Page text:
Sieges of Brampton and Hopton castles

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‎Sieges of Brampton and Hopton castles
The compilers of Calendar of the manuscripts of the Marquis of Bath (1904) wrote in the introduction that:[1]

The Brampton Bryan Papers serve to supplement the Letters of Lady Brilliana Harley, edited for the Camden Society by T. T. Lewis in 1851, and afford a clear and connected account of her gallant defence of Brampton Castle from its investment, 26 July, 1643, until its relief by Essex, her death early in the following September, and the second siege of the Castle during the winter and spring, the surprise by a party from Brampton (Feb., 1644) of Hopton Castle, the reduction of the latter place and the cold-blooded massacre of its garrison (March), and the subsequent reduction of Brampton Castle. These transactions were certainly of no great importance, the forces engaged being on both sides inconsiderable, and the losses, apart from the massacre, insignificant — indeed, the Brampton garrison would seem to have been almost as much distressed by the "rotten language" of the Cavaliers as by their "poisoned bullets," and from first to last lost only four men, notwithstanding that they had defended a breach for some days, before, despairing of relief, they surrendered 17 Ap., 1644). The Cavaliers are said to have lost five hundred and fifty men in the three sieges, but this figure cannot be accepted without reserve, the details of the three narratives being such as hardly accord with sober history. The defenders throughout appear as mighty men of valour, who, when they come to close quarters with the enemy, do deadly execution upon them or strike them with "panic fear," while the besiegers have little stomach save for plundering. The correspondence, however, shows pretty plainly that the slackness with which the first siege was prosecuted arose mainly from reluctance to press "the honourable and valiant lady" hard. These papers, however, will doubtless prove a welcome addition to the particular history of a struggle, the interest in which is apparently inexhaustible.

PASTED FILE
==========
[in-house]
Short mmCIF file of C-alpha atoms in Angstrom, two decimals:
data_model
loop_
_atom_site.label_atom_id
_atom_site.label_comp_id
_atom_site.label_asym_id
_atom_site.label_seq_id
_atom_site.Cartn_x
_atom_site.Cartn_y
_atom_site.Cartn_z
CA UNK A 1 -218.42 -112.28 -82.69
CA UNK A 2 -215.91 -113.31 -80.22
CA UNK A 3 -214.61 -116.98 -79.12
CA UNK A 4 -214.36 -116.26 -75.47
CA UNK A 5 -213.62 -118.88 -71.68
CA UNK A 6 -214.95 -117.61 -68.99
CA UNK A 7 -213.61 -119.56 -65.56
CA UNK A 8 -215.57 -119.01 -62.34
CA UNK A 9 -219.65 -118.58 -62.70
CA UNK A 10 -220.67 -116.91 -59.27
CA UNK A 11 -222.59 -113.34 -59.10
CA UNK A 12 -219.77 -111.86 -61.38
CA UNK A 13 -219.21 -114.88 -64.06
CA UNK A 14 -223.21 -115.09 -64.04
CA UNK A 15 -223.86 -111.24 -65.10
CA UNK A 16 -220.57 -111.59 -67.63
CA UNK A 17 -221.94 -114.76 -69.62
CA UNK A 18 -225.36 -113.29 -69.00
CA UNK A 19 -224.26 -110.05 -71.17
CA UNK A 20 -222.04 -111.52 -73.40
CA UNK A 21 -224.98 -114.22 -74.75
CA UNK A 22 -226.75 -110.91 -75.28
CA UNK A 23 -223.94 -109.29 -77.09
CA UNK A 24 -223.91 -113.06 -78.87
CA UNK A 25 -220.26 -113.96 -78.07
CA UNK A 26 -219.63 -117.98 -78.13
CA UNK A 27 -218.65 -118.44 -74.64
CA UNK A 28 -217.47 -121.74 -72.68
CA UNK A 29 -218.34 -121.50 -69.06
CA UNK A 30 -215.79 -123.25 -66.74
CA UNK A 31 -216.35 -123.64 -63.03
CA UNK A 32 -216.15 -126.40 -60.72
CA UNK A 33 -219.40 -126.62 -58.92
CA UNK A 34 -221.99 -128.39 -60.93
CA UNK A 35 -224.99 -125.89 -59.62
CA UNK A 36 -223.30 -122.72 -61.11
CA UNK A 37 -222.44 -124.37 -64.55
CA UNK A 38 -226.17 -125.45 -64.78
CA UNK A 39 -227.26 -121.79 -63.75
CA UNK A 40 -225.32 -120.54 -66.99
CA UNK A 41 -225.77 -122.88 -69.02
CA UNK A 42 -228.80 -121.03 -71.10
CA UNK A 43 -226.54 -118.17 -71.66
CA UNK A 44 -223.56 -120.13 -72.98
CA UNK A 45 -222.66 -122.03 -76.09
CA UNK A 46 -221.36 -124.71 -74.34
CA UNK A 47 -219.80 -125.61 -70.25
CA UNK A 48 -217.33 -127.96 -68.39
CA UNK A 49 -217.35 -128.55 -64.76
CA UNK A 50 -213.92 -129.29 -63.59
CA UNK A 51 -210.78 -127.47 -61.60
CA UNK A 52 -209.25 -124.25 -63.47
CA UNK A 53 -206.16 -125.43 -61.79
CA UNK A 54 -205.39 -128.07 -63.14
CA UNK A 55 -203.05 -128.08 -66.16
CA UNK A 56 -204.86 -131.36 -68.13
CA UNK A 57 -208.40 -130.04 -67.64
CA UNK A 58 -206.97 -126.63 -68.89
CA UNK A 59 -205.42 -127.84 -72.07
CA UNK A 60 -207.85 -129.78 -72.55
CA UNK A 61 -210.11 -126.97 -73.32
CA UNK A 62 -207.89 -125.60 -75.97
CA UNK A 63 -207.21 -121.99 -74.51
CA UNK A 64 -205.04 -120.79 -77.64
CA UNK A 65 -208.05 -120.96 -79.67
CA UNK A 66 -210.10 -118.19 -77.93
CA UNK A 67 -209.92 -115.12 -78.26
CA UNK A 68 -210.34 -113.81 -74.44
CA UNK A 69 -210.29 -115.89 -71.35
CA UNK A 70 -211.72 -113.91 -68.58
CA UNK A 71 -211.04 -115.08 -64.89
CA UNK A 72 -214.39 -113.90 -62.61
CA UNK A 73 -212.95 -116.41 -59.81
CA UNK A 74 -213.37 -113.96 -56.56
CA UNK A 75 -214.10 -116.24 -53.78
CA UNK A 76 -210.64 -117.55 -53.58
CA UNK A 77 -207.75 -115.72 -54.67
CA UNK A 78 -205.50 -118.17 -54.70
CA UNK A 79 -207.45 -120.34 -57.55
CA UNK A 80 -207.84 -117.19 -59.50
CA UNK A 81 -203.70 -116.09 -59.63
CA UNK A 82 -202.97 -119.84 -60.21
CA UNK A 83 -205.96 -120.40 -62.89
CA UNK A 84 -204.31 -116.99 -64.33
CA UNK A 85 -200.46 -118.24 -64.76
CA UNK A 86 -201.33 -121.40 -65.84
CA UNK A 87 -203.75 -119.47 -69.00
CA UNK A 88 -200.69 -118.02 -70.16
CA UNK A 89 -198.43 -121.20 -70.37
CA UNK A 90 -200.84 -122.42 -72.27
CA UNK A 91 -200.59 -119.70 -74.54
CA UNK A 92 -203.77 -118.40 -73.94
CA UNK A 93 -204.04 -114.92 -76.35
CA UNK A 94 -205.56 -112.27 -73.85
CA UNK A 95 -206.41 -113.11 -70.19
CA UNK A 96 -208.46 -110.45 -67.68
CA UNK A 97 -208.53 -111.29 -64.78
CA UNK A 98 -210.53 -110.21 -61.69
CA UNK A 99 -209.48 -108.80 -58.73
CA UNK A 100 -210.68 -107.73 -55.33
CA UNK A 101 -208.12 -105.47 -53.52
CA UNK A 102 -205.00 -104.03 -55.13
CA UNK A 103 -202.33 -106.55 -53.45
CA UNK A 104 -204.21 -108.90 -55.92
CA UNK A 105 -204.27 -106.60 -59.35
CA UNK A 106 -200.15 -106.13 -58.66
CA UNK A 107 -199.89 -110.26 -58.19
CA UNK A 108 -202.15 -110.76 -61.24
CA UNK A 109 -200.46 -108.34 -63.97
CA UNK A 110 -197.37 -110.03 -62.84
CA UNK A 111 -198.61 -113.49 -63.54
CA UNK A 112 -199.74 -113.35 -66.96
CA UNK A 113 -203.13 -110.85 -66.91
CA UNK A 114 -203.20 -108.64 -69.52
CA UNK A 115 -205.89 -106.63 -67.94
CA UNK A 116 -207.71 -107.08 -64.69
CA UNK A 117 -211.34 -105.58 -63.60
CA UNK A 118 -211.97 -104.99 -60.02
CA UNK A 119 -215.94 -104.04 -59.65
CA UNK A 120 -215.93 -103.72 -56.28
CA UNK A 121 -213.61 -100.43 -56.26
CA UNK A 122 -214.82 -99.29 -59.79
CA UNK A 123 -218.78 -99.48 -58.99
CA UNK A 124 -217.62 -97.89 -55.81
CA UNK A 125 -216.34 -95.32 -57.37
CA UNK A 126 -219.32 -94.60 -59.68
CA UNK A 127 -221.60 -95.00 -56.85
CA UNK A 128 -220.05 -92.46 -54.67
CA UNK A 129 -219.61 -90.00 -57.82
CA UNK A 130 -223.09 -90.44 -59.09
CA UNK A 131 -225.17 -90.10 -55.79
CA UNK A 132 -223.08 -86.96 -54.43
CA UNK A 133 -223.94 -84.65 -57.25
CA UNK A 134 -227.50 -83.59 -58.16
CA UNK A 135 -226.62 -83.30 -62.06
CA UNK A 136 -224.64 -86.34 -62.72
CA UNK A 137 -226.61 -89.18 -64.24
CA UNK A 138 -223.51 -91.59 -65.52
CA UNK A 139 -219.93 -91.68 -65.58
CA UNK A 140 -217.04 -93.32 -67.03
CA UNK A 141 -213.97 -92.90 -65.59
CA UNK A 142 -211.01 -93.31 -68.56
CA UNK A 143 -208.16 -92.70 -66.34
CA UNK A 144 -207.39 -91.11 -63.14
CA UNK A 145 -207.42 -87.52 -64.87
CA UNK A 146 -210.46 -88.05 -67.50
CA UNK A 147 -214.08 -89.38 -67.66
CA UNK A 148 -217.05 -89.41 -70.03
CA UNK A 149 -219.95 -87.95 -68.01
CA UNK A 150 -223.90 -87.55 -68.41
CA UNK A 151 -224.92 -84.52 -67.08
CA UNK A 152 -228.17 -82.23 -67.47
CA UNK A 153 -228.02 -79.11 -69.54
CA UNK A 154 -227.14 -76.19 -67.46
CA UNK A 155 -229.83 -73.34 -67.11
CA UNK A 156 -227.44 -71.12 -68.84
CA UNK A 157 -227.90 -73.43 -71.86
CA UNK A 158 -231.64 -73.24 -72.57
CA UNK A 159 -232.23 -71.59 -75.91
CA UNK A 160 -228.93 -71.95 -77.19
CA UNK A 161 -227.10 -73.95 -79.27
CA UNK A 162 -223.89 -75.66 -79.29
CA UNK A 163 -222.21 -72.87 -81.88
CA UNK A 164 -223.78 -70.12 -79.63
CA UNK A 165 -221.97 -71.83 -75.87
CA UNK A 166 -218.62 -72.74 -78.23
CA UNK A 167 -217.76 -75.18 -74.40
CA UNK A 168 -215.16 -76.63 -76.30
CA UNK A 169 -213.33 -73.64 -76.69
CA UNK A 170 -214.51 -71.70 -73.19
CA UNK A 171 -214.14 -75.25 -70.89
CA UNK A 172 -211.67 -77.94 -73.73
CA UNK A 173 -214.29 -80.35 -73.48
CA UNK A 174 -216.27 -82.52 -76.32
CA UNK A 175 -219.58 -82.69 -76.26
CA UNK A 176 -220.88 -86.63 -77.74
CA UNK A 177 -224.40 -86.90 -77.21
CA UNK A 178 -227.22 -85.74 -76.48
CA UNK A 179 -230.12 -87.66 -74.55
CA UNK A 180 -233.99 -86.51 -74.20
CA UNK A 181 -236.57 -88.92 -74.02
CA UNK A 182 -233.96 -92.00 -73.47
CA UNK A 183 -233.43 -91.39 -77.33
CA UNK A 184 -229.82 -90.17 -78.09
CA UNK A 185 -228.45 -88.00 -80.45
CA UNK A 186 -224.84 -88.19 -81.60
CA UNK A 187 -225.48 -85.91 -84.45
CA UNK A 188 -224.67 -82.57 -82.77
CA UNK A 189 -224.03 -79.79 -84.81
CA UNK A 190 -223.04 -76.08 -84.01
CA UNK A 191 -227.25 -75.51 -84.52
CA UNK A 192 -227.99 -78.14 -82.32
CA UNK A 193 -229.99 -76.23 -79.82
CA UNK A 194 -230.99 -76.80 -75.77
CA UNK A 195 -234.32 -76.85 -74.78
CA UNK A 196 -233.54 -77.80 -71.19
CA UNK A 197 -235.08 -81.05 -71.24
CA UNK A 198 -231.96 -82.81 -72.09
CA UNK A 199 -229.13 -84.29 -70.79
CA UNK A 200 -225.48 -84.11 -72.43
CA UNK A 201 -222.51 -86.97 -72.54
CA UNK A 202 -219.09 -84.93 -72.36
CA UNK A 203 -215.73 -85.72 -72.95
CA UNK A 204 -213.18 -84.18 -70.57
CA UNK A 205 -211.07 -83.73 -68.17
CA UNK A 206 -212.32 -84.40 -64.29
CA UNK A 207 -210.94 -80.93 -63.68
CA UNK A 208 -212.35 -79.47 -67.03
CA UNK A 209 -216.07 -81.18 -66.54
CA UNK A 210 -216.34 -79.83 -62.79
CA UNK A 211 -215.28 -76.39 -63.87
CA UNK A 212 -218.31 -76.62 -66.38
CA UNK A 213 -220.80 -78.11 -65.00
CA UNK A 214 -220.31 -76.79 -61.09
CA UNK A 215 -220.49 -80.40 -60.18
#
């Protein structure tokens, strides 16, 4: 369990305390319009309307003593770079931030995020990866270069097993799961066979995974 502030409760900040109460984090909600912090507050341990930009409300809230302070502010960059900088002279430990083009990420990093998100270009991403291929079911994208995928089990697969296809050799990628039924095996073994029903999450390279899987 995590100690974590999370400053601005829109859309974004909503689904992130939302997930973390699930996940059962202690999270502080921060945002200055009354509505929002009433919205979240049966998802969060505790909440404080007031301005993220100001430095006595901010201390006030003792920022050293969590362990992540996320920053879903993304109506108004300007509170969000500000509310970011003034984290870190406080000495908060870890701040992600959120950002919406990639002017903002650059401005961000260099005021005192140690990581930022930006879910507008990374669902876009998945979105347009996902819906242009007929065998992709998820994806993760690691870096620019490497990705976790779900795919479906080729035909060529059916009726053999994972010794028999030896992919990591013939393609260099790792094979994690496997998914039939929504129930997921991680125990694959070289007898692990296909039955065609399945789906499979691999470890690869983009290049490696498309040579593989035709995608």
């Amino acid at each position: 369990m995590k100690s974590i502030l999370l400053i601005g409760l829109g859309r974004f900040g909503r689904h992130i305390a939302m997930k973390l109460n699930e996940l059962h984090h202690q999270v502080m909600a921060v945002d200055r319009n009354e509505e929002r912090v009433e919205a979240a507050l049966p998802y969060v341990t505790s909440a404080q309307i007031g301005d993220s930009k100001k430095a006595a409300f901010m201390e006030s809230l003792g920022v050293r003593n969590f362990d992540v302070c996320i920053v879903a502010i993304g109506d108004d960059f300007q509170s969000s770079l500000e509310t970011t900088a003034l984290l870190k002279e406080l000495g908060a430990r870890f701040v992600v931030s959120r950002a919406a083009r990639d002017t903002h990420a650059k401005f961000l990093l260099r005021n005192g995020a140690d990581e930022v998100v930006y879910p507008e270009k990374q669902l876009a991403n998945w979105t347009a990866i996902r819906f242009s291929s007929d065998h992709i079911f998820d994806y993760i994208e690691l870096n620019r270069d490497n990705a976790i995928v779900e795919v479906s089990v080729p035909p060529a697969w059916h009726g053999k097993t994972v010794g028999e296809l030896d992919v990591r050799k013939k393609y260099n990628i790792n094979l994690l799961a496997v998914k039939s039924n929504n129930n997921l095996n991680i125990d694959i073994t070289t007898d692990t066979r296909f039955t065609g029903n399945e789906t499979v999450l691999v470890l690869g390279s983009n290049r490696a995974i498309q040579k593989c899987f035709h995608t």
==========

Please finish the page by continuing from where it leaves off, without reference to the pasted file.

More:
On page 40 the compilers of Calendar of the manuscripts of the Marquis of Bath (1904) note that all the letters and papers presented in their collection and displayed in this Wikisource archive Sieges of Brampton and Hopton castles "are taken from modern copies bound up in Vol. XXIII. of the 'Portland Papers' at Longleat".

The sieges of Brampton Castle and Hopton Castle are intertwined. Hopton Castle was garrisoned by soldiers seconded from Brampton Castle as an outlying redoubt to prevent its use as a base by the investing forces. During the English Civil War this tactic was also used in other places where houses of sympathisers (which were close to a major fortification, or on an important line of communication), that were suitable for fortification were fortified and garrisoned (see for example Shelford Manor which provided a similar service for Newark and suffered a similar fate to Hopton Castle as a prelude to the last Siege of Newark).[2]


  1. Historical Manuscripts Commission (1904). Calendar of the manuscripts of the Marquis of Bath, Preserved at Longleat, Wiltshire 1. His Majesty's Stationery Office. p. vi, vii. 
  2. Brown, Cornelius (1907). History of Newark-on-Trent; being the life story of an ancient town: From the reign of Edward IV to that of Edward VII 2. Newark: Whiles. p. 95.